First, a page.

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November 7, 2010 | By Katherine Ellison
Like many parents of a challenging child, I was quietly thrilled the other day to read that a study in the prestigious medical journal the Lancet reported new evidence that attention deficit hyperactivity disorder, my son's main diagnosis, may have something to do with genes. "I'm off the hook!" it's so tempting to think, when hearing this kind of news. Yes, my chromosomes may be to blame, but at least I wouldn't have to keep kicking myself over the possible ramifications of that fall from the swing set when my child was a toddler, or how much pesticide residue he's accumulated in his short time on Earth, or whether my own distractedness has deprived him of the consistency and structure he so obviously needs.
September 6, 2004 | Hilary E. MacGregor, Times Staff Writer
Kids with attention-deficit hyperactivity disorder who have a few hours on their hands might want to consider heading to the nearest grassy park or tree-lined street. In a study of several hundred children with the disorder, researchers found that those who spent time in green, natural settings reported fewer symptoms than kids who worked on activities indoors or who took part in activities in more urban areas.
September 11, 2013 | By Karen Kaplan
Forget that stereotype about the dumb jock. A new study reveals that kids who are more physically fit score higher on geography tests, too. Previous research has found that out-of-shape kids get lower grades in school and perform worse on tasks involving memory and other types of cognitive function. In addition, mice that exercise have better spatial learning and memory than sedentary mice. For the new study, researchers from the University of Illinois at Urbana-Champaign wondered whether there was a correlation between physical fitness and learning.
May 20, 2013 | By Geoffrey Mohan
Having childhood attention deficit hyperactivity disorder could lead to a life of obesity, even if ADHD symptoms disappear in adulthood, a new study shows. The study, which followed up on 207 middle-class men who had been diagnosed with ADHD as children, found that some 33 years after their diagnosis, their body mass index was significantly higher than those without ADHD. Their propensity to become obese was twice that of adults who were never diagnosed with ADHD, according to the study published Monday in the journal Pediatrics.
August 19, 2010
A growing body of evidence is suggesting that exposure to organophosphate pesticides is a prime cause of attention deficit hyperactivity disorder, ADHD. The findings are considered plausible to many experts because the pesticides are designed to attack the nervous systems of insects. It is not surprising, then, that they should also impinge on the nervous systems of humans who are exposed to them. Forty organophosphate pesticides are registered in the United States, with at least 73 million pounds used each year in agricultural and residential settings.
October 1, 2010
About 3% to 7% of children 5 to 17 years old in the United States have attention-deficit/hyperactivity disorder , or ADHD, according to the Centers for Disease Control and Prevention. The CDC labels it "one of the most common neurobehavioral disorders of childhood. " It also breaks down ADHD into three different categories: predominantly inattentive (which was once called attention deficit disorder, or ADD), predominantly hyperactive-impulsive and combined. The Orlando Sentinel's health blog Vital Signs reports on a recent study that measured the effect of background noise on inattentive students called "A little white noise may help ADD students.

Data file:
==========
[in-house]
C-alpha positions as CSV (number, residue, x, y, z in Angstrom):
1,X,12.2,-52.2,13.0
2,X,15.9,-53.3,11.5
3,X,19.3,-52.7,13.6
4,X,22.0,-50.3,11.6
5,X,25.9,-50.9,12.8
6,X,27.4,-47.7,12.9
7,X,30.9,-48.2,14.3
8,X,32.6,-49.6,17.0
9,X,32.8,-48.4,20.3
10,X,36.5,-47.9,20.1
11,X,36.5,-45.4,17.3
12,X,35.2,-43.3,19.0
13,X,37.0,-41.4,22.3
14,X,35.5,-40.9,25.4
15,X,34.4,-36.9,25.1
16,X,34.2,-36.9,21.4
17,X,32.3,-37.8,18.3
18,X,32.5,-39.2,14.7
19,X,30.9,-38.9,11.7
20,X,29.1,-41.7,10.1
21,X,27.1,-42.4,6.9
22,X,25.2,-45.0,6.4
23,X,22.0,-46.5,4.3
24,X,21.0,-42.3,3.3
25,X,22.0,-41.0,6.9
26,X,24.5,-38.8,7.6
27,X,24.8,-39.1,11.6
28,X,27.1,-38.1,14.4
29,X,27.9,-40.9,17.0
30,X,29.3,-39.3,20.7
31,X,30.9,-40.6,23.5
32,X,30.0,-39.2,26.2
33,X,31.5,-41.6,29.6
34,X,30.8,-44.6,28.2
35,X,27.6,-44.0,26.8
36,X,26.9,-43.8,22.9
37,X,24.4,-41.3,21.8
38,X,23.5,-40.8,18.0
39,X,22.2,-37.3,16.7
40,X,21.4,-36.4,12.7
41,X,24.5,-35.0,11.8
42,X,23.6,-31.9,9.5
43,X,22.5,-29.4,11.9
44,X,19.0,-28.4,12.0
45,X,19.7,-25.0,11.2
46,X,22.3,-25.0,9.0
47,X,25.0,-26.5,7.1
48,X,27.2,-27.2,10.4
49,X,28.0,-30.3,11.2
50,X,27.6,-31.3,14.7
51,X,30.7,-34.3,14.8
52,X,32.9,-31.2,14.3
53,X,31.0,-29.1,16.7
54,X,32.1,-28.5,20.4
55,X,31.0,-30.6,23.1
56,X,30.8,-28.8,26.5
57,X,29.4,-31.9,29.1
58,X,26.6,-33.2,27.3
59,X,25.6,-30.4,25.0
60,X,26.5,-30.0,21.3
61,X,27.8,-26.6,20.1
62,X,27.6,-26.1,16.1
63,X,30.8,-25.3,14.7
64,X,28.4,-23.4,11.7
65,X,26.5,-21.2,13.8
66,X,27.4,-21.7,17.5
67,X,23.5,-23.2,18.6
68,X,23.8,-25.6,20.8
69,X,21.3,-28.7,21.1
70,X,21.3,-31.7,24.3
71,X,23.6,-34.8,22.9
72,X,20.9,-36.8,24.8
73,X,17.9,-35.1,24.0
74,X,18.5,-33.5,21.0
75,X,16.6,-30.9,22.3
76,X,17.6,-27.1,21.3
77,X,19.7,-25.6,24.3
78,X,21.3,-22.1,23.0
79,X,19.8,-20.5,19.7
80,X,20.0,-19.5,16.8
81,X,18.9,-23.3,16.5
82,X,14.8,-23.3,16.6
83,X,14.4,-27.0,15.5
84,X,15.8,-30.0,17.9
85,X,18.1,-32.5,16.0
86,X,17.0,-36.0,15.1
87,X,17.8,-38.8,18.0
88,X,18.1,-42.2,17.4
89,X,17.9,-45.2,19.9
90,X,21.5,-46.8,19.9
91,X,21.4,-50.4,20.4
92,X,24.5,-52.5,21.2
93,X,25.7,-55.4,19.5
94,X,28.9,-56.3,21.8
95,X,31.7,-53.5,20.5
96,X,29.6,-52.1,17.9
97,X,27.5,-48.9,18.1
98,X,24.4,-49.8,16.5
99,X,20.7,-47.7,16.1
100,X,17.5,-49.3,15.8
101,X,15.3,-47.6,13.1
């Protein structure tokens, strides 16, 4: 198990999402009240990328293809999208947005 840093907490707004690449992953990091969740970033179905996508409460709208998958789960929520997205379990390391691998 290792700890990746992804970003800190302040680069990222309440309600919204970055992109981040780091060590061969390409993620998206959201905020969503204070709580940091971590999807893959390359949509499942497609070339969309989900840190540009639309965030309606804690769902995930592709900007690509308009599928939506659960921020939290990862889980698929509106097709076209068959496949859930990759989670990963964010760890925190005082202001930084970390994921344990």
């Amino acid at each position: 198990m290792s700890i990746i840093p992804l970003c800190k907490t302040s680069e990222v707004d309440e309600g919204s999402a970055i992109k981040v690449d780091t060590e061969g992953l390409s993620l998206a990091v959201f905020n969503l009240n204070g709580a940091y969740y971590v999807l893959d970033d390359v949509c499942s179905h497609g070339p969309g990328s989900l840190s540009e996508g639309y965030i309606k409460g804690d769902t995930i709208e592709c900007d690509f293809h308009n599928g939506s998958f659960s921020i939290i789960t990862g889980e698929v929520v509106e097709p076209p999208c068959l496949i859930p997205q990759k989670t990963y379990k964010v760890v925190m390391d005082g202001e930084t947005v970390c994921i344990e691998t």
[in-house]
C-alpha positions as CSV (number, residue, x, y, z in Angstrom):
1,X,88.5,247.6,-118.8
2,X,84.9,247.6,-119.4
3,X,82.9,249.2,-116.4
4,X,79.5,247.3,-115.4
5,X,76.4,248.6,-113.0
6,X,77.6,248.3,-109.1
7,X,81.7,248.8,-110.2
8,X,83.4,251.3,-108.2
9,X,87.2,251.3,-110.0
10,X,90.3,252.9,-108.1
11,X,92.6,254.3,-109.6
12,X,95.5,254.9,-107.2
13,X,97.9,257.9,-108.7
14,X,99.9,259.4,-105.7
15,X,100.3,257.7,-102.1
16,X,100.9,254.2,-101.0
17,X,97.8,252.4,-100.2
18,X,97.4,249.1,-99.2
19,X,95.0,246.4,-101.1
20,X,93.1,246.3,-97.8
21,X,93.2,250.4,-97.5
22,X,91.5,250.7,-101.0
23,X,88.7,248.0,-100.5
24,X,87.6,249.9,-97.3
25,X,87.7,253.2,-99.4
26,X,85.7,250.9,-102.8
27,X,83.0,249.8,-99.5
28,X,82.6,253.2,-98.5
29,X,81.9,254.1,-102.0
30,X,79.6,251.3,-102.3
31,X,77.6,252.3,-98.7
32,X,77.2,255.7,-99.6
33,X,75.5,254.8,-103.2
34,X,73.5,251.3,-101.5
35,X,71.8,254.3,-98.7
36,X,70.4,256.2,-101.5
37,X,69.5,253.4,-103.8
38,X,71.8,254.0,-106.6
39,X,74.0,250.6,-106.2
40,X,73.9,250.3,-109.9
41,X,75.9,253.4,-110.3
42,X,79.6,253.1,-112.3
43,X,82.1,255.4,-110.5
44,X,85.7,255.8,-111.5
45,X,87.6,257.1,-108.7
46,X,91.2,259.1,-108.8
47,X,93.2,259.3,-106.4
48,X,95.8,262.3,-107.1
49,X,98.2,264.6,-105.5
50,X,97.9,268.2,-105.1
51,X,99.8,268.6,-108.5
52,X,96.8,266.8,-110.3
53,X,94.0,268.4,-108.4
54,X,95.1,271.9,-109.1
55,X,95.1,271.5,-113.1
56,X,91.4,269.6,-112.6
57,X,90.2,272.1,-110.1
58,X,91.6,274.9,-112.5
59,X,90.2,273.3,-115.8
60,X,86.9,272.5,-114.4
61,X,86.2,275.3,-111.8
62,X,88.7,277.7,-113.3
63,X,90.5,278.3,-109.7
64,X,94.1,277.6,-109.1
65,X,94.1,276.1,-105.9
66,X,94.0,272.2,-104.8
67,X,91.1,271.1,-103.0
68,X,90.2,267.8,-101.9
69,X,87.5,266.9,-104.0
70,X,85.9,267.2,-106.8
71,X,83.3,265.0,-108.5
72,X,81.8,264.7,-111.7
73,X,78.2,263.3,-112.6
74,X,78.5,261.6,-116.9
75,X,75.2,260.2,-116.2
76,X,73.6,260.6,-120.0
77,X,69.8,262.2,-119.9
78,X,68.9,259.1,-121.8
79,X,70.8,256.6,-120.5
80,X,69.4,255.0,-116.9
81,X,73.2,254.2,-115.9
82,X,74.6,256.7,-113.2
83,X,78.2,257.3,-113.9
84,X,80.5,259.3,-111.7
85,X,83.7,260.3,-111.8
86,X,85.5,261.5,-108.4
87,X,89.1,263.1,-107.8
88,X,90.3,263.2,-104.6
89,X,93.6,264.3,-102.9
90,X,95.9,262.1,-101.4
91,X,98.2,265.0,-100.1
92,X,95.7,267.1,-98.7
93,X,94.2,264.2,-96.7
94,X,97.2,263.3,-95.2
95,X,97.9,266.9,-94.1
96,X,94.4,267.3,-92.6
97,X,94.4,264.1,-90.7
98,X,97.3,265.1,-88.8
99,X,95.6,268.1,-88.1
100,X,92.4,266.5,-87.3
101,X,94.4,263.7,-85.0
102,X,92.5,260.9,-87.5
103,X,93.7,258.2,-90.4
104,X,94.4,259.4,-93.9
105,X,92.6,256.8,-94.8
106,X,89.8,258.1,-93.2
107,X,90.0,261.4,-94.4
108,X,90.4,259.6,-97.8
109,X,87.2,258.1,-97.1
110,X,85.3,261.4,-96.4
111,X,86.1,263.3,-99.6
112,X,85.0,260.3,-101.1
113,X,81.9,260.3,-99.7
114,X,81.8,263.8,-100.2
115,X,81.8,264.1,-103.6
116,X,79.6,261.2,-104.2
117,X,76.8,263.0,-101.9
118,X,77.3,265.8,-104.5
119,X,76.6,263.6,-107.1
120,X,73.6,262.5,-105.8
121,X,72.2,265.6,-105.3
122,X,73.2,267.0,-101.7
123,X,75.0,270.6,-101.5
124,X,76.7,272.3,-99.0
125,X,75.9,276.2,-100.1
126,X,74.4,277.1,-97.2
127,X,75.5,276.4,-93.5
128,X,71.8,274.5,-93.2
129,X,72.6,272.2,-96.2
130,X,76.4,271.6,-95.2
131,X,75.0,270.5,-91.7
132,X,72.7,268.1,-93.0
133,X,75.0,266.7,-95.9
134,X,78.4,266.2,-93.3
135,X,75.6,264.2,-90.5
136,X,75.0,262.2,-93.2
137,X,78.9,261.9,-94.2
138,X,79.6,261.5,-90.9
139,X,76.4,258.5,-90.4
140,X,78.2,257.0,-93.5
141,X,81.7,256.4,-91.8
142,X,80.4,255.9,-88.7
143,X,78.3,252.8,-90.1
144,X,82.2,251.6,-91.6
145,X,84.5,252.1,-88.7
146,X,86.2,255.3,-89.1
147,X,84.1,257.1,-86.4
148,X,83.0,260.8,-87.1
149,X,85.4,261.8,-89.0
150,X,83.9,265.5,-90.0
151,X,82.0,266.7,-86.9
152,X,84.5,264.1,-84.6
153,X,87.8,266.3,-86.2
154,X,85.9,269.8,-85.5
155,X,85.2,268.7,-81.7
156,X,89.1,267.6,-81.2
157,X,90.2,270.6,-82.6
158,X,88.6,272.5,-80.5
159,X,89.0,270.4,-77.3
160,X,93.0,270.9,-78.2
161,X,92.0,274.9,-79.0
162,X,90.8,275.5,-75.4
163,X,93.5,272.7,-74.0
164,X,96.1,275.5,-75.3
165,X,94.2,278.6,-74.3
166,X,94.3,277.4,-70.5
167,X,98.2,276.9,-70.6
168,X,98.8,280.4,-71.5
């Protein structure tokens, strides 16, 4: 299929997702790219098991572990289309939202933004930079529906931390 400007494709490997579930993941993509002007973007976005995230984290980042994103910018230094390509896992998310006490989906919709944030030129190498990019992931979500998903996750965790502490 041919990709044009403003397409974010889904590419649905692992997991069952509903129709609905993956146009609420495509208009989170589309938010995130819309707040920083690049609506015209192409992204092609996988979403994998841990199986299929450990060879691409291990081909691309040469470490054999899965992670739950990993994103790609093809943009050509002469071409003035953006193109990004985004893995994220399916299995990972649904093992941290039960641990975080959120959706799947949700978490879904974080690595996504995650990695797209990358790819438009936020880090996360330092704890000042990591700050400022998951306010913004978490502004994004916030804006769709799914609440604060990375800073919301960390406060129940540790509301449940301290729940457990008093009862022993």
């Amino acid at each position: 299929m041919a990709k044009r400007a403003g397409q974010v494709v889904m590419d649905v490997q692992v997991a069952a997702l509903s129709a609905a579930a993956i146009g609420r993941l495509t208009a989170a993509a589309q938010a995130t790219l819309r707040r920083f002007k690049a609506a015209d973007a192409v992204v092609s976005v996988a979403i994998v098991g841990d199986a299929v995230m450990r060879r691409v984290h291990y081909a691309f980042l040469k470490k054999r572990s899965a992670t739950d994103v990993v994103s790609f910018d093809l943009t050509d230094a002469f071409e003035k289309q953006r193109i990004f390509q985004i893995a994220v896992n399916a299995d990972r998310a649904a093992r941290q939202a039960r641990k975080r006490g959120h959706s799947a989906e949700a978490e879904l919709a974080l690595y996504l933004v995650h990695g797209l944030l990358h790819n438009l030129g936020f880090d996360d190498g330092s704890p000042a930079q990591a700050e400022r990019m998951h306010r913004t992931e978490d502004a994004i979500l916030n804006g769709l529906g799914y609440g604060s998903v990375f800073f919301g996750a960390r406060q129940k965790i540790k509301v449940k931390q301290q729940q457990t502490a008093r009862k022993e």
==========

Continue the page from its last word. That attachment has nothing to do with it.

April 5, 2011 | By Karen Kaplan, Los Angeles Times
Children and teens exposed to secondhand smoke are more likely to develop symptoms for a variety of mental health problems, including major depressive disorder, attention-deficit/hyperactivity disorder and others, according to a study published in Tuesday’s edition of the journal Archives of Pediatrics and Adolescent Medicine. At this point, it should come as no surprise to anyone that exposure to tobacco smoke is unhealthy. Plenty of studies have linked secondhand smoke to respiratory problems, asthma, sudden infant death syndrome, middle ear infections and other physical health problems.
June 19, 2012 | By Karen Kaplan, Los Angeles Times/For the Booster Shots blog
Efforts by doctors and public health experts to rein in the use of antibiotics in children appear to be working, according to a new study that shows a 14% decline in pediatric prescriptions for those drugs between 2002 and 2010. As many as half of the antibiotics taken in this country are taken inappropriately - to treat infections caused by viruses instead of bacteria, for example. In these cases, the drugs don't help patients, but they do help bacteria build resistance to the drugs.
July 26, 2010
The effects of methylphenidate -- a stimulant used to treat attention-deficit hyperactivity disorder -- are interesting. The drug clearly helps many people with ADHD with mental focus and concentration. And although many parents fear giving the medication to children diagnosed with ADHD because it is a drug (and drugs can be abused), studies show that those children and teens who benefit from the medication are less likely to abuse drugs. Kids with ADHD who are untreated are at higher risk for substance abuse issues.
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